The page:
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New way of transferring magnetic information

Part of the team members from NUS Nanoscience and Nanotechnology Institute are: (from left to right) Dr. Renshaw Wang, Dr. Huang Zhen, Assistant Professor Ariando and Professor T. Venkatesan. They are looking at a four-inch wafer on which a multi-component oxide film has been deposited using the pulsed laser deposition process.

A team led by researchers from the National University of Singapore (NUS) has achieved a major breakthrough in magnetic interaction. By adding a special insulator, they make electrons "twirl" their neighbouring "dance partners" to transfer magnetic information over a longer range between two thin layers of magnetic materials. This novel technique enables magnetic information to make their way from one magnetic layer to another, synonymous to the encoding and transmission of data.

"The big data revolution relies on vast amount of digital information which are magnetically stored on hard disks in server farms across the planet. A bottleneck that stifles the progress of this emerging field lies in the demand for faster data transmission rates. The recent discovery by our team paves the way for the development of devices that operate in the terahertz frequency range, which makes encoding and transmission of data many times faster," explained Assistant Professor Ariando, who is from the NUS Nanoscience and Nanotechnology Institute (NUSNNI), and co-leader of the research team.

The findings were reported in the online edition of the journal Nature Communications on 16 March 2016.

Electron spin and magnetism

While many people are used to downloading data from the Cloud onto mobile devices, most do not know where the data comes from. Digital information is stored in minute magnetic dots written in layers that are only a few nanometers thick that cover the surface of millions of saucer-sized spinning disks. These hard disks are stacked by the thousands in server farms worldwide.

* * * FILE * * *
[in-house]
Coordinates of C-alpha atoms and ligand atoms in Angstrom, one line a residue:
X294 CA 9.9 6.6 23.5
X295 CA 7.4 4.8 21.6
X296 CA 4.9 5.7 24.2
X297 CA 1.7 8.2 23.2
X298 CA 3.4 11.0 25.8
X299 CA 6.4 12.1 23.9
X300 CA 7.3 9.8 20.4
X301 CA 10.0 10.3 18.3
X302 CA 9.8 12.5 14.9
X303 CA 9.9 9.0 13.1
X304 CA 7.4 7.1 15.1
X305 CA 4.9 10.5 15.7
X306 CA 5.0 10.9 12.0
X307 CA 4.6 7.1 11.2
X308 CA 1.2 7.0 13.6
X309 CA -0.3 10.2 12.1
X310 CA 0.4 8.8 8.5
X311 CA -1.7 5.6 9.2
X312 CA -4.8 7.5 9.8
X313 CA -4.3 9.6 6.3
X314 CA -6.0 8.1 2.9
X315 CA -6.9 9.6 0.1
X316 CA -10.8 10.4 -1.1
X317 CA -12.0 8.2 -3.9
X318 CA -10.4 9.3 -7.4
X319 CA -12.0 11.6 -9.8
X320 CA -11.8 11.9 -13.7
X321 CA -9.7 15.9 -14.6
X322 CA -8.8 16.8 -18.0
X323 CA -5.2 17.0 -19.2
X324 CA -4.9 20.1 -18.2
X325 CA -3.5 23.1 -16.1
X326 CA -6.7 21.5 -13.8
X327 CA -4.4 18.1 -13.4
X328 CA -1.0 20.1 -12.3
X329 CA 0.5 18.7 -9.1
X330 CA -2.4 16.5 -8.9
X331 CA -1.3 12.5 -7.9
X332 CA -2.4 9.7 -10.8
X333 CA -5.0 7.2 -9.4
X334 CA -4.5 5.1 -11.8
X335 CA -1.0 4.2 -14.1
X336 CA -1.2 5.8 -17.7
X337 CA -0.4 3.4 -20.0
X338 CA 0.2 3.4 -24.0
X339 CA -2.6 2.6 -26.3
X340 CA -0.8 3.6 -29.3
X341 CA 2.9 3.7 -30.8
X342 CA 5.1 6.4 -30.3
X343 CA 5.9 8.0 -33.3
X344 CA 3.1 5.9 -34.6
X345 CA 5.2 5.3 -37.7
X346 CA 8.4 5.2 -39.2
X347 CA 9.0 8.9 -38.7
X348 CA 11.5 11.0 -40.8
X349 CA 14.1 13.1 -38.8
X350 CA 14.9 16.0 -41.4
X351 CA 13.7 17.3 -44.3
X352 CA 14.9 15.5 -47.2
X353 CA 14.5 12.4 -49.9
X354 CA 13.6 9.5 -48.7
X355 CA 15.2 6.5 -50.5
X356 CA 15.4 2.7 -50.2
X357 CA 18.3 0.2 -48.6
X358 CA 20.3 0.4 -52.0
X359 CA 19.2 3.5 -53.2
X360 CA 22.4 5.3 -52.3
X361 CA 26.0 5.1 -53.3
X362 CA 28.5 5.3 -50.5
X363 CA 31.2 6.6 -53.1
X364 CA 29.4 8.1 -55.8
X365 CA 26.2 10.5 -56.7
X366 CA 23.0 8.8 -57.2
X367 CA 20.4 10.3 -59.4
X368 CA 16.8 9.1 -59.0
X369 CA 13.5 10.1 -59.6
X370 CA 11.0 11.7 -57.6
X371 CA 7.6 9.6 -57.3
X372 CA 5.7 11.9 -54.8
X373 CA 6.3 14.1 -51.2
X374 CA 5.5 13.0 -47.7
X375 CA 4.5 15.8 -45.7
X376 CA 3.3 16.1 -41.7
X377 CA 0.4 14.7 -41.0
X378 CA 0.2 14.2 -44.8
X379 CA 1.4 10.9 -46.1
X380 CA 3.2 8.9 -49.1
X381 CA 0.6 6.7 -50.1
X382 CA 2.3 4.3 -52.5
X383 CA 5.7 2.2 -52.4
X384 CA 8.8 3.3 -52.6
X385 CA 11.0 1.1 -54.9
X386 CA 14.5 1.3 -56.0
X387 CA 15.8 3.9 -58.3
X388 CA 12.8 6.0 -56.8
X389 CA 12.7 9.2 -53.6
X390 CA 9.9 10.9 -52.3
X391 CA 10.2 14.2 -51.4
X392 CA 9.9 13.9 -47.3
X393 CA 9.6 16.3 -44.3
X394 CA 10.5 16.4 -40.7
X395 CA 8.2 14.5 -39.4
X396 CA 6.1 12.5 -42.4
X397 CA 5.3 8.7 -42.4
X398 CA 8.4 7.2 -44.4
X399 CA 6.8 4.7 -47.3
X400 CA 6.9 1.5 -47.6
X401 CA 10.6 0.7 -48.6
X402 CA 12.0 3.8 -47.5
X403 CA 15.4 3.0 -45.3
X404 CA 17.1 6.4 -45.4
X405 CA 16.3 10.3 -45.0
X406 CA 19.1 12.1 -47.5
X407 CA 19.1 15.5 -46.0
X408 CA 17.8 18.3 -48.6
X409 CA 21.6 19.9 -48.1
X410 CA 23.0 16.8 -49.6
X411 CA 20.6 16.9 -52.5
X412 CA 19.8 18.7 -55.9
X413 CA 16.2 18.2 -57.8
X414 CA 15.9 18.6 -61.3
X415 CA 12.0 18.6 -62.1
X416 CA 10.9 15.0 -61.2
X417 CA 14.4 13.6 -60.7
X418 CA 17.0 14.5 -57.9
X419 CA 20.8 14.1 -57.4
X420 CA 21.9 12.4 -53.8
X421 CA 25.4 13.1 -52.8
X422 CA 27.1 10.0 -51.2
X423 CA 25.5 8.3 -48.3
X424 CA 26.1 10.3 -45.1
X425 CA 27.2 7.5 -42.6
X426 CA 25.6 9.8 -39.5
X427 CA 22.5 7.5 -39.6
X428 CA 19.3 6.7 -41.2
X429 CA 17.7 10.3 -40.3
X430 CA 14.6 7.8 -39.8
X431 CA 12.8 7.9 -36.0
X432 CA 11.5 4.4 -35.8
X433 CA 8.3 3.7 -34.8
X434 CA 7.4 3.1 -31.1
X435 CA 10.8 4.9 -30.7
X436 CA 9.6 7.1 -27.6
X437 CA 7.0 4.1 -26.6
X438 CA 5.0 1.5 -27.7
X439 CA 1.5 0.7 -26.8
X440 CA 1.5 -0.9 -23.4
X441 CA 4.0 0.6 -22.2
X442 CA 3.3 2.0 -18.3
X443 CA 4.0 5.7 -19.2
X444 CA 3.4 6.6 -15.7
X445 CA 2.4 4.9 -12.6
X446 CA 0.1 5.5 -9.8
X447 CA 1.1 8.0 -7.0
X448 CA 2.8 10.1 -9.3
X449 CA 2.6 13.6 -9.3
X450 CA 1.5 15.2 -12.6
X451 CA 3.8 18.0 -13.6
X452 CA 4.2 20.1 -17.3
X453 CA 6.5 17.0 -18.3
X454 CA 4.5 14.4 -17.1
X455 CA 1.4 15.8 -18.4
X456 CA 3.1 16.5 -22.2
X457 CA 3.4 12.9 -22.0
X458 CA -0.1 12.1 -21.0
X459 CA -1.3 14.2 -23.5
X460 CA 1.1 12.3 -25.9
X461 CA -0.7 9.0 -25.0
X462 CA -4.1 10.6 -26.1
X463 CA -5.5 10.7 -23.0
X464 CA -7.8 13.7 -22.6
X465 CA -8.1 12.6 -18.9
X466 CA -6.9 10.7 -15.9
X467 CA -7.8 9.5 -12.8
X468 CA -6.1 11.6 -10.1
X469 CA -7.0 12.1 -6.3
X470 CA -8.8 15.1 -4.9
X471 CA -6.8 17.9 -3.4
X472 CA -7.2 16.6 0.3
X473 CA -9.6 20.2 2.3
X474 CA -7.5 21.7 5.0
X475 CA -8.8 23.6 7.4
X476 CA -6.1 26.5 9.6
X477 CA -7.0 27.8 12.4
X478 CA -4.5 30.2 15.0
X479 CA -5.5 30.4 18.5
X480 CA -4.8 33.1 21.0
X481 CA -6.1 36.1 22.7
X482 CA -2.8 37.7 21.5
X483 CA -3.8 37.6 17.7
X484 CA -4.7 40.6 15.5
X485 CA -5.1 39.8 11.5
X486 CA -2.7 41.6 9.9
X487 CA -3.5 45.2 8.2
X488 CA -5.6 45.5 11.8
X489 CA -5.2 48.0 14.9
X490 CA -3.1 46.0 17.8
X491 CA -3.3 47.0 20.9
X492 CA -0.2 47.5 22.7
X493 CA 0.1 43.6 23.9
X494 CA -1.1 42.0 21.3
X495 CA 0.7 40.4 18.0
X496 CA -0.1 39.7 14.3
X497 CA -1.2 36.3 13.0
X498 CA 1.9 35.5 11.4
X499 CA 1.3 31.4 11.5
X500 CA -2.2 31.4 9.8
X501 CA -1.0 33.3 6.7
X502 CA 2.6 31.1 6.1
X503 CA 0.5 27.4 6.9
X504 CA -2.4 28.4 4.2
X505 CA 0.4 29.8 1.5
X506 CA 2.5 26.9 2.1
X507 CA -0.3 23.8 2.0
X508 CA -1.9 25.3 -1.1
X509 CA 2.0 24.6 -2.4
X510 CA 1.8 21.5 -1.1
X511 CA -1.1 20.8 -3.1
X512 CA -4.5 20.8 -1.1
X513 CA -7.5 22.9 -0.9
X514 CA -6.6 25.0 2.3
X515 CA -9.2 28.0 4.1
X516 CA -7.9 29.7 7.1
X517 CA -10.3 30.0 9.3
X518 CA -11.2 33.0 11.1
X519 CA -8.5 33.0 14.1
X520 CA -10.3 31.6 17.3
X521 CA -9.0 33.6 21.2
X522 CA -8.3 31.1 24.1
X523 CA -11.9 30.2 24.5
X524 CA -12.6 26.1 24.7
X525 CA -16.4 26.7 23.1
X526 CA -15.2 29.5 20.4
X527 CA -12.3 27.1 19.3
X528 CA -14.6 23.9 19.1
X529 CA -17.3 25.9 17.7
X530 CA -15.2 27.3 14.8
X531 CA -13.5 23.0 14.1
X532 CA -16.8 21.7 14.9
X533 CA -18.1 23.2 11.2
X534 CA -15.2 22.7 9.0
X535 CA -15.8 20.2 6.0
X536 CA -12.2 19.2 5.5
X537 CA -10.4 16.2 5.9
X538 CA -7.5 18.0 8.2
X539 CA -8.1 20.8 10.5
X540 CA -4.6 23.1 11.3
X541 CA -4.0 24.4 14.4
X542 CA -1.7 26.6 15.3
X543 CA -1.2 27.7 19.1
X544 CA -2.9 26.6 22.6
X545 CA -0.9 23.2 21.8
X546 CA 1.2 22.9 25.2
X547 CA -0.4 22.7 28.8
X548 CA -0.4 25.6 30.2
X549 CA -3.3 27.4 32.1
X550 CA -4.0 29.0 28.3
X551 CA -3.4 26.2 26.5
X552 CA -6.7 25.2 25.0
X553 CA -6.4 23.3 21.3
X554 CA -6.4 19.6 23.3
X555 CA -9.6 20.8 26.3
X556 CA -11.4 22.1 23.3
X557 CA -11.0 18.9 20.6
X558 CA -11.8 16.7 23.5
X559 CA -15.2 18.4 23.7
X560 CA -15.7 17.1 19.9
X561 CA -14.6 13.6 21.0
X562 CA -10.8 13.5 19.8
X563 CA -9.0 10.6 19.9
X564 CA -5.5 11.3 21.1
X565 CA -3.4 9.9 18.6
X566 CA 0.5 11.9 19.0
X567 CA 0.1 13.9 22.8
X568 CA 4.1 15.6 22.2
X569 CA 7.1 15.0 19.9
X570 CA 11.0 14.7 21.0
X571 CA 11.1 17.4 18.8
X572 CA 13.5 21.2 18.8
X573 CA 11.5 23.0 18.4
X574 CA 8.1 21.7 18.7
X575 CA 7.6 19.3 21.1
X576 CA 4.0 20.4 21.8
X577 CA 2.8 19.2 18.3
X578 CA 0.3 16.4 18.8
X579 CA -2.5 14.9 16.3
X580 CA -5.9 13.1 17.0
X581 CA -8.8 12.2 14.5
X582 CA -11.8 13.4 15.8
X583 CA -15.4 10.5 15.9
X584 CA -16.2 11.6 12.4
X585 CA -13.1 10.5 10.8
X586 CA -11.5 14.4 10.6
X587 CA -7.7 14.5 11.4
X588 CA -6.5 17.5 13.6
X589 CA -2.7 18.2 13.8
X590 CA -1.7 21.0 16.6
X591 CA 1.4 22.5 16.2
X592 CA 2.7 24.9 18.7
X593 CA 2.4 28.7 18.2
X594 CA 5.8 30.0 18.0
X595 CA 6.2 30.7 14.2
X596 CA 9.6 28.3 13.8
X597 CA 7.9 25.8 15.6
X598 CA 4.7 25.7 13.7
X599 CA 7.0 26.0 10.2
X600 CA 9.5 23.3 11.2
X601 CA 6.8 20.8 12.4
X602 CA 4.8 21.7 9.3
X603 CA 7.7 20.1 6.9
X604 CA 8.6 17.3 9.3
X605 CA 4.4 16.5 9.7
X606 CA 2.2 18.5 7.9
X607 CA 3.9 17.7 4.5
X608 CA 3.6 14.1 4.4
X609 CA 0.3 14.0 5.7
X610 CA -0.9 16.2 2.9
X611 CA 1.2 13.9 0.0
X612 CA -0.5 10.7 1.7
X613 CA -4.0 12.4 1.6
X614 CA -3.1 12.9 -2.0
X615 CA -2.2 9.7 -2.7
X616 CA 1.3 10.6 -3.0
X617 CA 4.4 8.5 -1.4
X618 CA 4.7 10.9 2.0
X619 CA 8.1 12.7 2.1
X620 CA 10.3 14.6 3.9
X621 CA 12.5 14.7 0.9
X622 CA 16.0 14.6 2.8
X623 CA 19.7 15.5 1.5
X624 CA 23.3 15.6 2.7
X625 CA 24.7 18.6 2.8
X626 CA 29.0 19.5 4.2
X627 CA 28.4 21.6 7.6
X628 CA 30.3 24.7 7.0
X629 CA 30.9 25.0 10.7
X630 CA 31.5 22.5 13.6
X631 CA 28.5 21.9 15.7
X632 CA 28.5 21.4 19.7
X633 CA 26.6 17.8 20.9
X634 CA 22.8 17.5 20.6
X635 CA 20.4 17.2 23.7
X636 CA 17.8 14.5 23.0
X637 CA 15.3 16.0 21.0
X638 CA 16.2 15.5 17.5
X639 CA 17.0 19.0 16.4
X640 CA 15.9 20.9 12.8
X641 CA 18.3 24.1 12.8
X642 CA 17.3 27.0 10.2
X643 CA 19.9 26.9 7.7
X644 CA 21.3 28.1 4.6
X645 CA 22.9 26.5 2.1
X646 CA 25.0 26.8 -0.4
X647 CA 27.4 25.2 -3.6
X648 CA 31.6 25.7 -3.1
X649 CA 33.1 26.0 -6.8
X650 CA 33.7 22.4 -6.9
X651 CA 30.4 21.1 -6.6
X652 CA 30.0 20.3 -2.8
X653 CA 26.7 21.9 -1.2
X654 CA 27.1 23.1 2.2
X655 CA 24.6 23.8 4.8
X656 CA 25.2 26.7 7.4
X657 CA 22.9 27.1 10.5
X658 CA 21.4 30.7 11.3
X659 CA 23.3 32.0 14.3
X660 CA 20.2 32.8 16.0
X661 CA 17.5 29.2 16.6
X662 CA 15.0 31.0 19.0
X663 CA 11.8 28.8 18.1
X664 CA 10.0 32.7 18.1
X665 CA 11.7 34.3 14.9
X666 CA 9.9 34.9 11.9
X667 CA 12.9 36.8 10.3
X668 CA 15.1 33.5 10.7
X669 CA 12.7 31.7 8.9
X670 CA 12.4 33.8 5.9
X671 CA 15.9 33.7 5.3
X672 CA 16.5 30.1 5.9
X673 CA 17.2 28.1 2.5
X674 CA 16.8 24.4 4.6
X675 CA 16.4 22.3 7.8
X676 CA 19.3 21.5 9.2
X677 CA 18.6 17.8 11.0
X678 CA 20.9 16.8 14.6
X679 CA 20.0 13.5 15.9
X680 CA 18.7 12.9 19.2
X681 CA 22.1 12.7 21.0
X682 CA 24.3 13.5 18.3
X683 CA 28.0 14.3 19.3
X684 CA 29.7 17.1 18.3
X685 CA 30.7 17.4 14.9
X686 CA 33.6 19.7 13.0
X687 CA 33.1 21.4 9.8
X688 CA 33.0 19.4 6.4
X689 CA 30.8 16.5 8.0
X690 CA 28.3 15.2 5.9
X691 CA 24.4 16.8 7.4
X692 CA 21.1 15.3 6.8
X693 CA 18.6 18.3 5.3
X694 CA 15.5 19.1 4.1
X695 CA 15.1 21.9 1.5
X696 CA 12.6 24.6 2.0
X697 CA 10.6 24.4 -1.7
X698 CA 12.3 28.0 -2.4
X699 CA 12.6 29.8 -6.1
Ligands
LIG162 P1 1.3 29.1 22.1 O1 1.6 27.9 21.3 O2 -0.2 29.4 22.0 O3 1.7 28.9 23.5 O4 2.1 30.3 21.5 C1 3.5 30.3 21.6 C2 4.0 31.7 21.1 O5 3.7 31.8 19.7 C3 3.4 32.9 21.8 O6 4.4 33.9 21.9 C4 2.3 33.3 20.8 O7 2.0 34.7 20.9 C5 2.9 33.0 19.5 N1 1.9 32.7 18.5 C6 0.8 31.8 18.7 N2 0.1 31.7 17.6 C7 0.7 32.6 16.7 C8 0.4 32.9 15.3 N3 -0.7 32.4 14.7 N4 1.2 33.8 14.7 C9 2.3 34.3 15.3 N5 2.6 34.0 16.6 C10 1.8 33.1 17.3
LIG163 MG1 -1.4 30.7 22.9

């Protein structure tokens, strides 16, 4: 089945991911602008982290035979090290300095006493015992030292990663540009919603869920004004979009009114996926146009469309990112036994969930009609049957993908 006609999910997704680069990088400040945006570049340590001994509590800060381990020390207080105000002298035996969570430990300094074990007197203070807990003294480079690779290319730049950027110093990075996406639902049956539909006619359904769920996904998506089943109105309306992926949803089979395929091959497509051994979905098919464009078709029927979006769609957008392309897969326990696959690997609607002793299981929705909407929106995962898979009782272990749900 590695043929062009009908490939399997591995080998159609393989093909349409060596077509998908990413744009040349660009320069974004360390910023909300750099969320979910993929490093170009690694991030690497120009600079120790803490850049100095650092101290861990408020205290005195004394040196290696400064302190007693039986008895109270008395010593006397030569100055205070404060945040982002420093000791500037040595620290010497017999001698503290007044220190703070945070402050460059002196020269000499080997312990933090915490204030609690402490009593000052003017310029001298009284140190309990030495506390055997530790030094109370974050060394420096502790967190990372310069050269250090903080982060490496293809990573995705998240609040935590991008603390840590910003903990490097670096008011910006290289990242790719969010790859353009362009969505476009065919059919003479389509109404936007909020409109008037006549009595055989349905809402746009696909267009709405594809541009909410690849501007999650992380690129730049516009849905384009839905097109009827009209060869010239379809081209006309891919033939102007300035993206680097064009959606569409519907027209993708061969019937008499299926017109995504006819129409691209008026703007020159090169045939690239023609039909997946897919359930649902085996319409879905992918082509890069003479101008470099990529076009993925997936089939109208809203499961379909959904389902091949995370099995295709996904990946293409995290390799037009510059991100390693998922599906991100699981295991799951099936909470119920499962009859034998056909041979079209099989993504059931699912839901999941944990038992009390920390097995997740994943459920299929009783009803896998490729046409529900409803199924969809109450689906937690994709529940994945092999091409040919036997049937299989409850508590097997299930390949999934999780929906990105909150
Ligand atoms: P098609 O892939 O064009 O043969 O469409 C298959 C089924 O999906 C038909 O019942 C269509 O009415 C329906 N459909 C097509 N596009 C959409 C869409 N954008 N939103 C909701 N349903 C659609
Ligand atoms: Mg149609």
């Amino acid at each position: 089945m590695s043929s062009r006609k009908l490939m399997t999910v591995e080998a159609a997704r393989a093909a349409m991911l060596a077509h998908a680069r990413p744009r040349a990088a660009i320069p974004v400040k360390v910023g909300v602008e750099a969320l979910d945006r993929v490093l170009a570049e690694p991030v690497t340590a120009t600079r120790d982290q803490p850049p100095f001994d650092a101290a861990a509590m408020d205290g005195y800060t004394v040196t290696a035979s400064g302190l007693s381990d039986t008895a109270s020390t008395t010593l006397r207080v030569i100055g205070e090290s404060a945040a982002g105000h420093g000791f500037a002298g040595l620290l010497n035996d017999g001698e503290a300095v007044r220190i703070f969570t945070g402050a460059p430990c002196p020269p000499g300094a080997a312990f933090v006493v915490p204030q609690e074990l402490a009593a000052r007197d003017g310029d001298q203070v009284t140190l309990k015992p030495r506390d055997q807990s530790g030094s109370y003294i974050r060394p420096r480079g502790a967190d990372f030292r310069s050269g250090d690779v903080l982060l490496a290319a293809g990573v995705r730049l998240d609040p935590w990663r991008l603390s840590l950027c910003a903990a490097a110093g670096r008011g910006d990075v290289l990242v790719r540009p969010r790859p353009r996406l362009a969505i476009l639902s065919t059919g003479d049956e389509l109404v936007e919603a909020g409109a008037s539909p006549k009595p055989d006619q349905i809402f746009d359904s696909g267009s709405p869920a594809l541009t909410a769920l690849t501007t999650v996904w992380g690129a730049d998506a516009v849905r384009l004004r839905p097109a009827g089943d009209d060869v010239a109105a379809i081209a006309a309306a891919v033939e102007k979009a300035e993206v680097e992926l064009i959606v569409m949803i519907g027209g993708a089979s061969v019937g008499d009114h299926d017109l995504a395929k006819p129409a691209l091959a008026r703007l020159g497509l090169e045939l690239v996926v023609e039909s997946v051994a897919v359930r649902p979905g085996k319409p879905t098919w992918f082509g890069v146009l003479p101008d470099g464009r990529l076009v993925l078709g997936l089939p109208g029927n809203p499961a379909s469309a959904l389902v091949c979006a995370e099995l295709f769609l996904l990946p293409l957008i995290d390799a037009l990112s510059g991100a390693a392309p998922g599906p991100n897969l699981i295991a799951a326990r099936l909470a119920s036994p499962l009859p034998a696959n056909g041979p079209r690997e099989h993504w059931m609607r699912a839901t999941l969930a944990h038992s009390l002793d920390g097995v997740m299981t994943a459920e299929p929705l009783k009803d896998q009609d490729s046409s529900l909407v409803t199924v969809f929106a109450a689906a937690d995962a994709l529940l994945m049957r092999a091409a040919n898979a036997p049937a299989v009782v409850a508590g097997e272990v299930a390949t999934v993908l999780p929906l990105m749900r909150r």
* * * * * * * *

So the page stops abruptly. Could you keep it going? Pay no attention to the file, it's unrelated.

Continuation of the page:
In recent years, the technology for growing uniform magnetic layers only ten to 100 atoms thick has been perfected. By combining them into complex stacks, these nanostructures form the foundation of 'spin electronics'. The 'spin' here refers to the resemblance between the electron and a spinning ball of electric charge, and the spin makes the electron into a tiny magnet.

When two magnetic layers are stacked close to each other, they couple together to exchange electrons with each other. The electrons carry across their spin, and the directions of magnetisation of the two layers are aligned. This coupling is broken if the two magnetic layers are separated by an insulating spacer that is more than a few atoms thick. The insulator is almost impenetrable for the free electrons.

A new magnetic interaction

As magnetic interactions are normally mediated by short-range exchange or weak dipole fields, the research team, which is co-led by Professor T Venky Venkatesan, Director of NUSNNI, sought to propagate the magnetic interaction over longer distances.

Dr Lü Weiming, a Research Fellow at NUSNNI and first author of the research paper, found that the use of polar oxide insulator enables the range of the magnetic coupling to jump from about one nanometer to ten, and its strength varies up and down with spacer thickness. This discovery is startling as no electrons could ever make their way across such an impenetrable layer. In addition, the range achieved would previously have required a metallic system to transmit the electrons across the magnetic layers.

To explain this unusual observation, Professor Michael Coey of Trinity College Dublin, who is a visiting faculty at NUSNNI, came up with a suggestion. "Instead of spin magnetism being carried across directly by messenger electrons, it is the orbital magnetism that is passed along from atom to the next across the insulator. The atomic electrons are engaged in a dance, each twirling their partners on the neighbouring atoms until the orbital motion reaches the other side," he explained.

Prof Coey's supposition was proven to be true by research team member Dr Surajit Saha, a Research Fellow at NUSNNI and the Department of Physics at the NUS Faculty of Science, who performed spectroscopic measurements on the new magnetic effect.

Applying discovery to next generation magneto optical devices

Now that the research team has provided the recipe for the insulator that allows the magnetic effect to occur, they intend to further investigate the effect to fully understand the mechanism, and to utilise their discovery to develop a new generation of magneto optical devices.

Prof Venkatesan said, "I believe we will soon discover a use for the phenomenon in the terahertz frequency regime. Unlike the time of French physicist Louis Néel, whose discovery of anti-ferromagnetism found an application 60 years hence, nowadays, it should not take 60 years to find an application for new discoveries in magnetism such as this."

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